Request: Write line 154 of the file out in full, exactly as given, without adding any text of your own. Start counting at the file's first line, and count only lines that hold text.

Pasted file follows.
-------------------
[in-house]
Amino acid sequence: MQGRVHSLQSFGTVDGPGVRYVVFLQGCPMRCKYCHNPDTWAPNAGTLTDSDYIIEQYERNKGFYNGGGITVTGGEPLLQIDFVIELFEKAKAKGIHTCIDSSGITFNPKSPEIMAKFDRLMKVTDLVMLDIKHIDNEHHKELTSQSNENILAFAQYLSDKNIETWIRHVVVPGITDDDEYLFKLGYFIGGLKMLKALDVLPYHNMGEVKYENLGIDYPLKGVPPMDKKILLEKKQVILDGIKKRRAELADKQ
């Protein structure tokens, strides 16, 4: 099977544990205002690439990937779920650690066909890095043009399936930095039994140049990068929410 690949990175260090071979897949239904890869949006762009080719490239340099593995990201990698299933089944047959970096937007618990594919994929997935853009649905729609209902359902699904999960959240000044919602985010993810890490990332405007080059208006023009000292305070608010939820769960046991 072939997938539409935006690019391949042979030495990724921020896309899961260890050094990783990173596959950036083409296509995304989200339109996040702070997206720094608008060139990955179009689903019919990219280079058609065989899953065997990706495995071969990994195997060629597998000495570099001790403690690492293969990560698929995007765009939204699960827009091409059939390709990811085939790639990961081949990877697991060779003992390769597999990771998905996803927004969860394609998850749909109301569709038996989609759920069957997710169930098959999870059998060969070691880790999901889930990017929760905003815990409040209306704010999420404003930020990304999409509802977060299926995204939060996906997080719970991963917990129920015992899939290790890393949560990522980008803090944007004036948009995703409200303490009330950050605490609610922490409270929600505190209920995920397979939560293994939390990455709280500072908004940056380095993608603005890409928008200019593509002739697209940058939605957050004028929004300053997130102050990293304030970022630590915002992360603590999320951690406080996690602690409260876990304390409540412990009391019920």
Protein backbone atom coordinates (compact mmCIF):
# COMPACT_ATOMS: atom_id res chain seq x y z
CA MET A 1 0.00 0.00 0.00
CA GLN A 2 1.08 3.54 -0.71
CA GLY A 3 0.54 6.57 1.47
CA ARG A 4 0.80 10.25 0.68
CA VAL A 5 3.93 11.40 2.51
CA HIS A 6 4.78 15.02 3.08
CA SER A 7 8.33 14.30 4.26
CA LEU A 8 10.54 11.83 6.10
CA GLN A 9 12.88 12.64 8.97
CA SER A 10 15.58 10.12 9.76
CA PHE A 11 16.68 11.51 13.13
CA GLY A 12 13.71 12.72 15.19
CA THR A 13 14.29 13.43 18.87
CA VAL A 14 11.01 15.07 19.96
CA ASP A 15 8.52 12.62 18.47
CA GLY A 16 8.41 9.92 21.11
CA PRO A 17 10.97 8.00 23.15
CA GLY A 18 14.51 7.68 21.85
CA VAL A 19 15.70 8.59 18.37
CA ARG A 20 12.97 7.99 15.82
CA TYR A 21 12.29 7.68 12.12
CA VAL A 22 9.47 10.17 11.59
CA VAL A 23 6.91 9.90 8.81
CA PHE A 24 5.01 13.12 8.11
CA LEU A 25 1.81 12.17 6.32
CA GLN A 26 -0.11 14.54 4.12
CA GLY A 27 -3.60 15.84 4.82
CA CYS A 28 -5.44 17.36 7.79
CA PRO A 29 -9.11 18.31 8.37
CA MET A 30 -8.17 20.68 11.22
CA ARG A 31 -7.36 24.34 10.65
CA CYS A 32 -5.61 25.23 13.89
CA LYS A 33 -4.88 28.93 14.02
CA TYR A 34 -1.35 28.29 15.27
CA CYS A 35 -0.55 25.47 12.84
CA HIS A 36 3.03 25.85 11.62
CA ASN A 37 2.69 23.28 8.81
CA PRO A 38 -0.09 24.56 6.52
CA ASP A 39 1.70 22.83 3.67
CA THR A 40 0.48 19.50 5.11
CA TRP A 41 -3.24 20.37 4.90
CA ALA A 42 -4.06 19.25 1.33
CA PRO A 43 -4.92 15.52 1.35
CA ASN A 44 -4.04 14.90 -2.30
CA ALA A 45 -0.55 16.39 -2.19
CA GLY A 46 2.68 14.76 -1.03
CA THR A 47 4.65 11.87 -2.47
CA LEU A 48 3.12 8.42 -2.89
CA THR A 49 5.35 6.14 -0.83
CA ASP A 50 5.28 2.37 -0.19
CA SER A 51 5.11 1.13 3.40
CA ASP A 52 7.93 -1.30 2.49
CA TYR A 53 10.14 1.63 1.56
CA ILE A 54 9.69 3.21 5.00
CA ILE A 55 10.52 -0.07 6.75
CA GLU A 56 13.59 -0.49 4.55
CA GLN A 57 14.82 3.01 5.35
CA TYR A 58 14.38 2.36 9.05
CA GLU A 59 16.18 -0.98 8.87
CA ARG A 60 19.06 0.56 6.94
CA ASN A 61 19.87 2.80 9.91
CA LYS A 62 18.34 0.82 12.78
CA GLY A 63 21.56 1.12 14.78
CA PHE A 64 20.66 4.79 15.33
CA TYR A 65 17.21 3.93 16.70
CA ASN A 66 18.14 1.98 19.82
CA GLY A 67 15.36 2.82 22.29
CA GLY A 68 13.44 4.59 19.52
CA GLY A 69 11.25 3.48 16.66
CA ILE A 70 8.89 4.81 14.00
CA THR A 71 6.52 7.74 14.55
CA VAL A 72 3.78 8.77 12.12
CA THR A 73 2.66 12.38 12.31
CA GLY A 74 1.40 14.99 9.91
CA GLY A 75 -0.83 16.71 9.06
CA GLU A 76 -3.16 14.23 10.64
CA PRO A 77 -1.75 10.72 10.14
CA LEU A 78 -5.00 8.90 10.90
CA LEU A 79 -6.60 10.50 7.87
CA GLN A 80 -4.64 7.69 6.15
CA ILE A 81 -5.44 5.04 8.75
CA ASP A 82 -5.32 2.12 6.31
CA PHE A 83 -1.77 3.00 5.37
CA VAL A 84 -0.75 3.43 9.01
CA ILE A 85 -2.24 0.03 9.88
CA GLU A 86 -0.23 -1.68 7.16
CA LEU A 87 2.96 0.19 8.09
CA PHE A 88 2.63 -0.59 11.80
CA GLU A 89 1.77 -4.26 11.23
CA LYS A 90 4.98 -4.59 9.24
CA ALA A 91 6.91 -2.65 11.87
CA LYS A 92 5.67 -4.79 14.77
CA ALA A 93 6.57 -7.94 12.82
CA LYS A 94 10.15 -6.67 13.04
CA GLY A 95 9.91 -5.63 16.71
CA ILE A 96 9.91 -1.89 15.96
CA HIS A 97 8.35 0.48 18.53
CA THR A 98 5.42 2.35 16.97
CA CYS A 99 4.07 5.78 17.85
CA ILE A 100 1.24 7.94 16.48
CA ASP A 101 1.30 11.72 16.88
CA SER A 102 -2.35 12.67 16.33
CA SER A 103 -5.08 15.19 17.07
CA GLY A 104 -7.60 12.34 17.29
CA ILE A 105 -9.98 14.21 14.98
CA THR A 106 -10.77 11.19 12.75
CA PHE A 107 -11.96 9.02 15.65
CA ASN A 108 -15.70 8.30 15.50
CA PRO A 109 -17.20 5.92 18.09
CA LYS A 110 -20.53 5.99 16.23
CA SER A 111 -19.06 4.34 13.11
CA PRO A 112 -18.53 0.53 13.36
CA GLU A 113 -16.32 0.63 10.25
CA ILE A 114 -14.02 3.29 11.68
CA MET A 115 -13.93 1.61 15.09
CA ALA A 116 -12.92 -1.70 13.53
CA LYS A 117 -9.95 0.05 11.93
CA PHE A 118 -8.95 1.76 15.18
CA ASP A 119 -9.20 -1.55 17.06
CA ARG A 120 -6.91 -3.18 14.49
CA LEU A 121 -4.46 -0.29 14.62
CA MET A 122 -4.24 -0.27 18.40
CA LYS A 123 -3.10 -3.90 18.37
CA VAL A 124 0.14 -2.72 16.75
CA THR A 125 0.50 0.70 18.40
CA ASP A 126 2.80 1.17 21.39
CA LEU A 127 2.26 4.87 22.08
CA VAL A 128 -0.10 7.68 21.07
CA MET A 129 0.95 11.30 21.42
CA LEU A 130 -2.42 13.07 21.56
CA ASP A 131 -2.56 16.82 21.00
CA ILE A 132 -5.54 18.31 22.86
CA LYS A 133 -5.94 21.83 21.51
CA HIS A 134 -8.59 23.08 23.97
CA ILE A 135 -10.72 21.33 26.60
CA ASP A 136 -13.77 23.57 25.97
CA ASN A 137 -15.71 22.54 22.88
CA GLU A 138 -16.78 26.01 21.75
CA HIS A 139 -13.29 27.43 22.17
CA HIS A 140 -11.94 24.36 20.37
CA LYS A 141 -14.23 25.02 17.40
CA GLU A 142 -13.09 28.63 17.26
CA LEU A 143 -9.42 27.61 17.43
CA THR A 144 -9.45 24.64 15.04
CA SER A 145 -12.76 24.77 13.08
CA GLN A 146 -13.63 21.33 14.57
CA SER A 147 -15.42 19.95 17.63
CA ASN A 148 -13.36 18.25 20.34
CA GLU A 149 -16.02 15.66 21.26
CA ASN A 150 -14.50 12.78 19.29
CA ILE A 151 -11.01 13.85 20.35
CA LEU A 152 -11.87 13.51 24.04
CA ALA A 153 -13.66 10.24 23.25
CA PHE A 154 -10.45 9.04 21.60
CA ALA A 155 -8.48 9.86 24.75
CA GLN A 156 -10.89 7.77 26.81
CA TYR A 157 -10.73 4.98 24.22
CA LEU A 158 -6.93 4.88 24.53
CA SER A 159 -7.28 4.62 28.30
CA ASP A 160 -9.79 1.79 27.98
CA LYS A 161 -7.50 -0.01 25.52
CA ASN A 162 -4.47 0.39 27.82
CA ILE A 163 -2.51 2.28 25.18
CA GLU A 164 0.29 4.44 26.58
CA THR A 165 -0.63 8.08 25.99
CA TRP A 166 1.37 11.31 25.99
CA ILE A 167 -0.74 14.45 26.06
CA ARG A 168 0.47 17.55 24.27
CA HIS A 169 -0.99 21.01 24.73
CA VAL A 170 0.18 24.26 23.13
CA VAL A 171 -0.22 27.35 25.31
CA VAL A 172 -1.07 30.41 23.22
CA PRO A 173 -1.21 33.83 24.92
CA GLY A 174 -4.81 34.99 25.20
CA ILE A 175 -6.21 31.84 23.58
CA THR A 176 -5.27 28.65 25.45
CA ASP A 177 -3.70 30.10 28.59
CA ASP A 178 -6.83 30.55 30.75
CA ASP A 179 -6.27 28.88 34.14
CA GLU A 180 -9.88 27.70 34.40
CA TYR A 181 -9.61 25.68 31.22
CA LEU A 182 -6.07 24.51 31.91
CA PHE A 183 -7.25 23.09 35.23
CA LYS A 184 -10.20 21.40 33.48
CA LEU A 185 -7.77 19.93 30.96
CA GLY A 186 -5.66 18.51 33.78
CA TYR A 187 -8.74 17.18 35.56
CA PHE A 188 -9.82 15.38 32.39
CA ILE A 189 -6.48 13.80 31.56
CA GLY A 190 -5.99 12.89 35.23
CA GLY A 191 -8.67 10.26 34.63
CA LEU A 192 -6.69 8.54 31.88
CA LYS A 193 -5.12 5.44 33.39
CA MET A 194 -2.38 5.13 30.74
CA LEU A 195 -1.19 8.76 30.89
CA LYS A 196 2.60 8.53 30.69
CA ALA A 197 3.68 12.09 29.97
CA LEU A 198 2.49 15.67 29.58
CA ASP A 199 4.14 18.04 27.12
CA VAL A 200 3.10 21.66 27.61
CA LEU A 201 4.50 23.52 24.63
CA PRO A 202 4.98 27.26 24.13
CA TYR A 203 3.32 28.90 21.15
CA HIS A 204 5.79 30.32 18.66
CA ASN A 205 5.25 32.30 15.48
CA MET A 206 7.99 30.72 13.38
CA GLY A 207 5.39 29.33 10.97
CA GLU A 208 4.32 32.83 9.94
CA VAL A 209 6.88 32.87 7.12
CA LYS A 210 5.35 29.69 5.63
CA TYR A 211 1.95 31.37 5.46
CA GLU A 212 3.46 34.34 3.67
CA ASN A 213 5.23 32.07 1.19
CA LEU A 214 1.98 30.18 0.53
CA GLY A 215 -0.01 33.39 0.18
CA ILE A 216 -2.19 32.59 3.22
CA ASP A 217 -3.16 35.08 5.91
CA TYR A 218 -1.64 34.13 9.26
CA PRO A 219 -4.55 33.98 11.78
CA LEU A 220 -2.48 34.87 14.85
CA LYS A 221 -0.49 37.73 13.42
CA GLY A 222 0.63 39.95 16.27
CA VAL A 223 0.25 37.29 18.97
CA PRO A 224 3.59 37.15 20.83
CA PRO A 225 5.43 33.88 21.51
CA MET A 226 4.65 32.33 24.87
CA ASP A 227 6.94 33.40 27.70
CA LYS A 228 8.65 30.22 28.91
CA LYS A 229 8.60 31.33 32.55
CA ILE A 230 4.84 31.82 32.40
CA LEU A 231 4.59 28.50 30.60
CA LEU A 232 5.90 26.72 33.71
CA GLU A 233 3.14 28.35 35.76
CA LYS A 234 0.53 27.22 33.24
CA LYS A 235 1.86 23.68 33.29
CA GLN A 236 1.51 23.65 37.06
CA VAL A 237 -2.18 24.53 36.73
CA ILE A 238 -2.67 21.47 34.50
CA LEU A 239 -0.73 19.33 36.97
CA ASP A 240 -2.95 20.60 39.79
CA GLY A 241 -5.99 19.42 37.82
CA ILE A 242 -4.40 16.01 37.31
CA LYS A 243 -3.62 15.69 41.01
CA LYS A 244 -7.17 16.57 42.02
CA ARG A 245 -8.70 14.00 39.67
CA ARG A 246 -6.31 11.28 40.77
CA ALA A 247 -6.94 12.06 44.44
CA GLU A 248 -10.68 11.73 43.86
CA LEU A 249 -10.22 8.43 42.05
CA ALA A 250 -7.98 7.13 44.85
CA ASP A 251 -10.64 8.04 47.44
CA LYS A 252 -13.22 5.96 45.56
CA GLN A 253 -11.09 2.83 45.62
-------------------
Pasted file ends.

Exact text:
CA GLU A 149 -16.02 15.66 21.26